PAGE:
"While it has been a few years since we were split by the networks, Steve
to TNN, me to ESPN, we have stayed in constant contact, talking at least once a week about
the state of the worlds we live and work in.
"To call us best friends is probably the understatement of the century.
Steve had the depth of knowledge and skills in the racing world to relate to everyone who
watched and listened. There was no one like him."
Pro Stock Bike racer Terry Vance: "It was nearly 30 years ago that
I first 'met' Steve Evans. I was 17 years old and racing at the famed Lions Drag Strip on
my then street-legal motorcycle. Our meeting was not a common one. I can remember Steve
telling me if he caught me cutting in line one more time 'I'd never be able to return to
Lions.' Soon after those weekly encounters, we became friends. And even from those early
days Steve always encouraged me with knowledgeable direction and concern. Over the years I
was fortunate to work with Steve on a number of projects. When I think of Steve I realize
he was a man who truly loved the sport of drag racing. Now that Steve is gone, I think we
all will agree that the sport of drag racing loved him as well. We'll miss you
Brian Hughes, Senior Vice President, Sports and Outdoors, TNN: "We
are deeply saddened by the loss of our friend and colleague, Steve Evans. He has been an
integral part of our TNN Motorsports team for nearly two decades and will be sorely missed
by the entire TNN family. Our hearts and prayers go out to his family and loved
Mark Kuchan, Director of Motorsports, TNN: "Steve was a true
professional and was dedicated to continually improving his craft. He made significant
contributions to TNN Motorsports and helped define and grow our franchise. Above all, he
was a true pleasure to work with and we will miss him dearly. His legacy at TNN will never
Cindy Harmon, former producer, NHRA Today:"Steve Evans rocked. He
embraced the sport, its fans and even its critics. He had an uncanny way of making all of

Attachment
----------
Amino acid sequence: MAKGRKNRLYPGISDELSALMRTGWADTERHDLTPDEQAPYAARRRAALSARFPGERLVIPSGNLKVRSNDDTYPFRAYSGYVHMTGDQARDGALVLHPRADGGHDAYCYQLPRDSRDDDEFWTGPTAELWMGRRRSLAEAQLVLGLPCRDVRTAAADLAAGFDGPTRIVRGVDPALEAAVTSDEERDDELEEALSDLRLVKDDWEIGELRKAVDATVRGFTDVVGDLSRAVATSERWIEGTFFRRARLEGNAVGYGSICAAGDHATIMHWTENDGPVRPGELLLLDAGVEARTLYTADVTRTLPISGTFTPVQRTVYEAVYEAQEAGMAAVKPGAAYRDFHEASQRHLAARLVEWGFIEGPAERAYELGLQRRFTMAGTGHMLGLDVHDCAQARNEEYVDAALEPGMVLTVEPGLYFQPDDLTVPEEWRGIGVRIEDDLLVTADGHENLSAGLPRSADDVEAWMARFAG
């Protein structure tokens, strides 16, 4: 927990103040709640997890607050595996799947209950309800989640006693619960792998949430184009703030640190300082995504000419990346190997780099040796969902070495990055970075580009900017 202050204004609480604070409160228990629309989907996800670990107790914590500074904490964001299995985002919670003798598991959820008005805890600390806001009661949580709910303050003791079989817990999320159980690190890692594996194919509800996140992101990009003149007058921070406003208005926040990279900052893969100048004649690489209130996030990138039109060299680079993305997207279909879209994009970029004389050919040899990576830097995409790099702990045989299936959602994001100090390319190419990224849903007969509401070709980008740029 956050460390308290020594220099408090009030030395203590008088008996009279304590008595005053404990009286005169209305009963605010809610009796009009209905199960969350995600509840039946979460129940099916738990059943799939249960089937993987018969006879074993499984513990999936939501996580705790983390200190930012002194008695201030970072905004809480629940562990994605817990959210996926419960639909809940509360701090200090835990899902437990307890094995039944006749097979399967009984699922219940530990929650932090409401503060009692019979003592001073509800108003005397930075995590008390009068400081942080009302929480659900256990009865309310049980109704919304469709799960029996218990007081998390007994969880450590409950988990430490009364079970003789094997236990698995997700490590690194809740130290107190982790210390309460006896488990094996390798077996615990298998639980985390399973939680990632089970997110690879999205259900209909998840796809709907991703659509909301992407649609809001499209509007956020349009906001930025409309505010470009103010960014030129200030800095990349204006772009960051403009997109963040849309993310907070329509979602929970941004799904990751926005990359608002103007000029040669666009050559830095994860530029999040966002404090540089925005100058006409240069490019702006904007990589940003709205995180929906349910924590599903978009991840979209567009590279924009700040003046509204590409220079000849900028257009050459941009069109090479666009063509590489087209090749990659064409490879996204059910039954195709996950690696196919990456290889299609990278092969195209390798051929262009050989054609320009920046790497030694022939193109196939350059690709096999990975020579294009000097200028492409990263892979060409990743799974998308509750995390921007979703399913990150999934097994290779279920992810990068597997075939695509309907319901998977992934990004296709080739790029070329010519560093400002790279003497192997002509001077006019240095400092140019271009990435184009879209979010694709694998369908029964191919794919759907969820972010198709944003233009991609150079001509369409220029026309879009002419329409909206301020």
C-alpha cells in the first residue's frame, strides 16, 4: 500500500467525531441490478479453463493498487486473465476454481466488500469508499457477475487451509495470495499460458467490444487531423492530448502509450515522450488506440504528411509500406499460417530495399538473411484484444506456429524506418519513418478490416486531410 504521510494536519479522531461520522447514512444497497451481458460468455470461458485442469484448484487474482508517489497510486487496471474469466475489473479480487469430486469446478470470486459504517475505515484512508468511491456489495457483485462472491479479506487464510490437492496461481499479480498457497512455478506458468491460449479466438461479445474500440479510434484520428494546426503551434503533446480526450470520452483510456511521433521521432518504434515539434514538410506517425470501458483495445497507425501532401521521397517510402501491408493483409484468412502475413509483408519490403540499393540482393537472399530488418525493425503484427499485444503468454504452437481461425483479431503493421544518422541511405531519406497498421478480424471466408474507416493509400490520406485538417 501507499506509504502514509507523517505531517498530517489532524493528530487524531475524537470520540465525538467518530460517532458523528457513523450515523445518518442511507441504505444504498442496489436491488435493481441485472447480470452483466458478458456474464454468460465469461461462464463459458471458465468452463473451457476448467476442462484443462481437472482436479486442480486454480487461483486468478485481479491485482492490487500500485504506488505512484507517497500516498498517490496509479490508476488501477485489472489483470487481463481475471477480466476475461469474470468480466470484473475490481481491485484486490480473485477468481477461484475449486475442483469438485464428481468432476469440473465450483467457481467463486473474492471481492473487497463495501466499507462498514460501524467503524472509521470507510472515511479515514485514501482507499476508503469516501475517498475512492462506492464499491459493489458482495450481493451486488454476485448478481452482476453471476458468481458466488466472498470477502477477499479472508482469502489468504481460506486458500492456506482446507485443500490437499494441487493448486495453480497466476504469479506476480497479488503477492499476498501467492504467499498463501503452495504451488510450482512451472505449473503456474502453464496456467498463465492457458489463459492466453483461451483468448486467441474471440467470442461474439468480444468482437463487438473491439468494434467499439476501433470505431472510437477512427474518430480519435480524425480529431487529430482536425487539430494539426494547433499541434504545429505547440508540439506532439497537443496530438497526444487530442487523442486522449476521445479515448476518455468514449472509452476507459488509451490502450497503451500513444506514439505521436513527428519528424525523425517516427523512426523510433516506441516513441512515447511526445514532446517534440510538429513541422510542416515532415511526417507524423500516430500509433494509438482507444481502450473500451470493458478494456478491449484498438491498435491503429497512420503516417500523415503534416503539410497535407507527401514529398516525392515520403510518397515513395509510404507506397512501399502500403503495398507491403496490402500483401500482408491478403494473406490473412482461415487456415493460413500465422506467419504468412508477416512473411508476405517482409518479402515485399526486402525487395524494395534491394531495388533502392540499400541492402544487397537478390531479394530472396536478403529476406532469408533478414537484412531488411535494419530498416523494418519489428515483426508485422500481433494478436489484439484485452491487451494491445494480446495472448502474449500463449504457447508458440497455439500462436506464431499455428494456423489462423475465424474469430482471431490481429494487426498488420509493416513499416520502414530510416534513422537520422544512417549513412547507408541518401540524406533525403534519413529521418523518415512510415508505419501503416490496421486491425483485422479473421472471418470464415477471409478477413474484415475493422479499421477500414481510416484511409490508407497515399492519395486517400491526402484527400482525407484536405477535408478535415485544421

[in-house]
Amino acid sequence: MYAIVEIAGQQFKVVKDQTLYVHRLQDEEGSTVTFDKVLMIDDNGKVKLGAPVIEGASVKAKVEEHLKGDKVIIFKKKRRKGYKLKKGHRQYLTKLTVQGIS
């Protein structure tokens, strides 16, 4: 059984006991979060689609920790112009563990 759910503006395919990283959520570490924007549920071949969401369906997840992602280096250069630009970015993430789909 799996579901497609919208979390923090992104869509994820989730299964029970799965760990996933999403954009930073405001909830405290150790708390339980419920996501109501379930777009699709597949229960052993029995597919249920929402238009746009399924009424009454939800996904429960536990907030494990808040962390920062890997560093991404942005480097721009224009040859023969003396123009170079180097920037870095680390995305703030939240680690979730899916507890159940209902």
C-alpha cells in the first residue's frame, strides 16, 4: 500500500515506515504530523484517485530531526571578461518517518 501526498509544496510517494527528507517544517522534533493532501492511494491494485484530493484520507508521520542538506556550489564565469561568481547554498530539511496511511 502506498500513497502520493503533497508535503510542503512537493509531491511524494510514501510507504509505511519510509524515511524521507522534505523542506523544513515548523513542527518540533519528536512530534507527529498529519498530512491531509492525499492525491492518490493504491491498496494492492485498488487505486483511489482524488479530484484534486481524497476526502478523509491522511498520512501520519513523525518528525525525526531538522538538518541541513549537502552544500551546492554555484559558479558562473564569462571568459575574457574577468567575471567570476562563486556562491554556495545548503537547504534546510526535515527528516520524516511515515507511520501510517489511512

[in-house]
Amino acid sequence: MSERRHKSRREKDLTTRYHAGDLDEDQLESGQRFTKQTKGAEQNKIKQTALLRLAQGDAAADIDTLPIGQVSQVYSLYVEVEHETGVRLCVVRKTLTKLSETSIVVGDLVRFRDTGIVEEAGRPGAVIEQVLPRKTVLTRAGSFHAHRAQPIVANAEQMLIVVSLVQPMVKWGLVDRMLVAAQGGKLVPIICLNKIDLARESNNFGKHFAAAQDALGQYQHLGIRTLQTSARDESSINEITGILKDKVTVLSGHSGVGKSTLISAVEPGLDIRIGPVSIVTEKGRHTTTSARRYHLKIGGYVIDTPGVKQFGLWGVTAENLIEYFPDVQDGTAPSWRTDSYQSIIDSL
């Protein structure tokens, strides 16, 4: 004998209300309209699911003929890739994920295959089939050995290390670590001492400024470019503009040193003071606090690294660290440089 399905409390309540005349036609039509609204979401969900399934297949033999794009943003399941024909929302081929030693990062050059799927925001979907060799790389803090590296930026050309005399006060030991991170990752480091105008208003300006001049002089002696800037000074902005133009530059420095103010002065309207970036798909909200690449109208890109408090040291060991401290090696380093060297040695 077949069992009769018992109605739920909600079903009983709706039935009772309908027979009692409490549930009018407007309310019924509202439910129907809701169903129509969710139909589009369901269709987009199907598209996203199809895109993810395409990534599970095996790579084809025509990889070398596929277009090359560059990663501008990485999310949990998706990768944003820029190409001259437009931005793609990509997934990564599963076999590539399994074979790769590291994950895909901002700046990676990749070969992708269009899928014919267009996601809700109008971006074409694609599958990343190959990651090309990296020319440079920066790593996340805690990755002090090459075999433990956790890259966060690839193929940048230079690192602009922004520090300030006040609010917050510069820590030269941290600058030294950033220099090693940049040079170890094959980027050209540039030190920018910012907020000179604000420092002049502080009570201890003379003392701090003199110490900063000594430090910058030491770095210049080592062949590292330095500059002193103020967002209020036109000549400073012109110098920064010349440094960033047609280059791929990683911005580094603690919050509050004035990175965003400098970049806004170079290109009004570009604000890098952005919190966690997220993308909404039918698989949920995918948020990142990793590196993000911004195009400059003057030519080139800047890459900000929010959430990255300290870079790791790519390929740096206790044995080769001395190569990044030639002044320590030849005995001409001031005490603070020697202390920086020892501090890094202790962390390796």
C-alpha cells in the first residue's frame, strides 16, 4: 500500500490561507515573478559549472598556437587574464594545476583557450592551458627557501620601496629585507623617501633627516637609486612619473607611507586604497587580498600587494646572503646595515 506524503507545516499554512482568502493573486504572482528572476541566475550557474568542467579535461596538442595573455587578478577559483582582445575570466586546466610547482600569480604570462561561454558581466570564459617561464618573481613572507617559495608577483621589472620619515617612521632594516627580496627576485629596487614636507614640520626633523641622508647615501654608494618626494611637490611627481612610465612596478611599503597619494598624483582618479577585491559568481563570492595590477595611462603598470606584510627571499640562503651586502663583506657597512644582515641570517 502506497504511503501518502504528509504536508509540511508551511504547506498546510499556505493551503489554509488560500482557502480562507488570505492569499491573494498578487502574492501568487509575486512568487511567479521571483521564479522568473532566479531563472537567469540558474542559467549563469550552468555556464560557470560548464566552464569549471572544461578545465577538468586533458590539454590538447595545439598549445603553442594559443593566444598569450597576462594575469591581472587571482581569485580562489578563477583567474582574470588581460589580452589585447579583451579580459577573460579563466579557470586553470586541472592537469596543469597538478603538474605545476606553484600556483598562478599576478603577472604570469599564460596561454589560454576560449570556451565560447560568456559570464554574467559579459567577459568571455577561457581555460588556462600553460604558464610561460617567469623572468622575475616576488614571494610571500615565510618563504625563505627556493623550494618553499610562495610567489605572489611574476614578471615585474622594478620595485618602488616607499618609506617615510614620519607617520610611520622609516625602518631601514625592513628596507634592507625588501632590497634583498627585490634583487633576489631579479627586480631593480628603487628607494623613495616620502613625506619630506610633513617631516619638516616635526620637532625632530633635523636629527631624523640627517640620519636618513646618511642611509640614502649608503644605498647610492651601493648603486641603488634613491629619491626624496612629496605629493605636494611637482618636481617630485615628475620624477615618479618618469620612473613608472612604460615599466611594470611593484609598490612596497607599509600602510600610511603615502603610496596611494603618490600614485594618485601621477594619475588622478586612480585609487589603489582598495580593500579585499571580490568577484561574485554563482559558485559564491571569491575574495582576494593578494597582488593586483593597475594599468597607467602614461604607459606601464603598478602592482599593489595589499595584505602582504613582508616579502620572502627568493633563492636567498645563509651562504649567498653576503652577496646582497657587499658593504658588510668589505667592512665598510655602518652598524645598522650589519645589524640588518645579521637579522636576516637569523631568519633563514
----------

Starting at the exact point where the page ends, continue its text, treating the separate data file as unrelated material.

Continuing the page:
us involved in the television aspect of the sport look good. His passion for drag racing
was unparalleled and his knowledge, expertise and willingness to share that enthusiasm
with everyone was without equal. He loved the sport, he lived the sport and he helped make
the sport what it is today. I am so grateful for the many years I had to grow under his
tutelage, to marvel at his work, to watch him hone is craft, to laugh at his antics and to
come to love the sport he viewed as part of himself. He was one of a kind, and inspiration
to many and a dear friend to me. My thoughts and prayers are with Sandy and the kids. A
greater advocate for the sport of drag racing there will never be."
Kevin Kenworthy, former producer, NHRA Today: "I was not as
fortunate as some who got to work with Steve from his earliest broadcast days to the
present, but it was indeed a privilege to have served as his producer for "NHRA
Today." He was a consummate professional who turned his vast knowledge into
meaningful commentary week after week no matter which sport he was reporting on.
As for his drag racing family, I know that he will be sorely missed. His mere
arrival at a driver's pit between races seemed to inspire even the greatest underdog to
reach deeper for a strategy that would help them overcome the biggest giants in the sport.
And for the giants, he was a familiar friend that could help them shake off a difficult
run or celebrate a win.
"This week on NHRA Today... we are saddened by the loss of a great talent